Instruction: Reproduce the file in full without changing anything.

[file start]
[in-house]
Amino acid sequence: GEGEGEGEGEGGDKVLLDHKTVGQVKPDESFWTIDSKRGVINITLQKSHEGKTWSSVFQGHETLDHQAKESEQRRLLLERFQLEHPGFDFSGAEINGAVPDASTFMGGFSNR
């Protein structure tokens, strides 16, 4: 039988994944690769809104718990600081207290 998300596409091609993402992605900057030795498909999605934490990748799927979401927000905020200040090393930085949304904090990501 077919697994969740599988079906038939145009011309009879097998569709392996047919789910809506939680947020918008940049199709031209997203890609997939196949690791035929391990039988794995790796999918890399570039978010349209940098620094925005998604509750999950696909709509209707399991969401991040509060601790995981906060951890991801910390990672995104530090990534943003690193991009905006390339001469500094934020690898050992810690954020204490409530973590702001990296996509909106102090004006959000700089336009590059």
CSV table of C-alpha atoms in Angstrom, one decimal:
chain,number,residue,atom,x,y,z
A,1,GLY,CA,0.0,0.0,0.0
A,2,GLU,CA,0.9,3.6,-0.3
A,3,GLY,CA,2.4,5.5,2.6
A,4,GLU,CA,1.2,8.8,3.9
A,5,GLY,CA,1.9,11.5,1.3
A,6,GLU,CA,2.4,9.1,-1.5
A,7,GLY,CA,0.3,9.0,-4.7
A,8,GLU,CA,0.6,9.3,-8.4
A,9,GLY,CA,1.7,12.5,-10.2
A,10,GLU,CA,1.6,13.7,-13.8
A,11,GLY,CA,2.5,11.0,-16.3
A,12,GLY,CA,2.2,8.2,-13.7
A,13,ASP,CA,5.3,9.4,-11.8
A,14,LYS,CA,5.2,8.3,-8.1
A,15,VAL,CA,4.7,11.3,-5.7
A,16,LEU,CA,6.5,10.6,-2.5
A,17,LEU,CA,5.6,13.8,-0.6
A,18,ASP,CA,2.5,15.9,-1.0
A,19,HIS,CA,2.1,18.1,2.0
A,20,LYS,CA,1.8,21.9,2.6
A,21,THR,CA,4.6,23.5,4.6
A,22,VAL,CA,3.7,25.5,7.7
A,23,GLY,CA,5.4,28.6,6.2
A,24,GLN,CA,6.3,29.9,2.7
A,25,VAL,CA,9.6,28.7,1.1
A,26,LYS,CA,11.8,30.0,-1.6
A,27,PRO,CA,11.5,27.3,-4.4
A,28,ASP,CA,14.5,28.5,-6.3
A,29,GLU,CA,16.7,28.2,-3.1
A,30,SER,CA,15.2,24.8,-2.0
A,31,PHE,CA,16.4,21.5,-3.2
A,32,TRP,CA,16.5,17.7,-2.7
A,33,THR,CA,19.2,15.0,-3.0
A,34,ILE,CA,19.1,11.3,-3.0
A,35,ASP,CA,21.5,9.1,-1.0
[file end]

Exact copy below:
[in-house]
Amino acid sequence: GEGEGEGEGEGGDKVLLDHKTVGQVKPDESFWTIDSKRGVINITLQKSHEGKTWSSVFQGHETLDHQAKESEQRRLLLERFQLEHPGFDFSGAEINGAVPDASTFMGGFSNR
């Protein structure tokens, strides 16, 4: 039988994944690769809104718990600081207290 998300596409091609993402992605900057030795498909999605934490990748799927979401927000905020200040090393930085949304904090990501 077919697994969740599988079906038939145009011309009879097998569709392996047919789910809506939680947020918008940049199709031209997203890609997939196949690791035929391990039988794995790796999918890399570039978010349209940098620094925005998604509750999950696909709509209707399991969401991040509060601790995981906060951890991801910390990672995104530090990534943003690193991009905006390339001469500094934020690898050992810690954020204490409530973590702001990296996509909106102090004006959000700089336009590059």
CSV table of C-alpha atoms in Angstrom, one decimal:
chain,number,residue,atom,x,y,z
A,1,GLY,CA,0.0,0.0,0.0
A,2,GLU,CA,0.9,3.6,-0.3
A,3,GLY,CA,2.4,5.5,2.6
A,4,GLU,CA,1.2,8.8,3.9
A,5,GLY,CA,1.9,11.5,1.3
A,6,GLU,CA,2.4,9.1,-1.5
A,7,GLY,CA,0.3,9.0,-4.7
A,8,GLU,CA,0.6,9.3,-8.4
A,9,GLY,CA,1.7,12.5,-10.2
A,10,GLU,CA,1.6,13.7,-13.8
A,11,GLY,CA,2.5,11.0,-16.3
A,12,GLY,CA,2.2,8.2,-13.7
A,13,ASP,CA,5.3,9.4,-11.8
A,14,LYS,CA,5.2,8.3,-8.1
A,15,VAL,CA,4.7,11.3,-5.7
A,16,LEU,CA,6.5,10.6,-2.5
A,17,LEU,CA,5.6,13.8,-0.6
A,18,ASP,CA,2.5,15.9,-1.0
A,19,HIS,CA,2.1,18.1,2.0
A,20,LYS,CA,1.8,21.9,2.6
A,21,THR,CA,4.6,23.5,4.6
A,22,VAL,CA,3.7,25.5,7.7
A,23,GLY,CA,5.4,28.6,6.2
A,24,GLN,CA,6.3,29.9,2.7
A,25,VAL,CA,9.6,28.7,1.1
A,26,LYS,CA,11.8,30.0,-1.6
A,27,PRO,CA,11.5,27.3,-4.4
A,28,ASP,CA,14.5,28.5,-6.3
A,29,GLU,CA,16.7,28.2,-3.1
A,30,SER,CA,15.2,24.8,-2.0
A,31,PHE,CA,16.4,21.5,-3.2
A,32,TRP,CA,16.5,17.7,-2.7
A,33,THR,CA,19.2,15.0,-3.0
A,34,ILE,CA,19.1,11.3,-3.0
A,35,ASP,CA,21.5,9.1,-1.0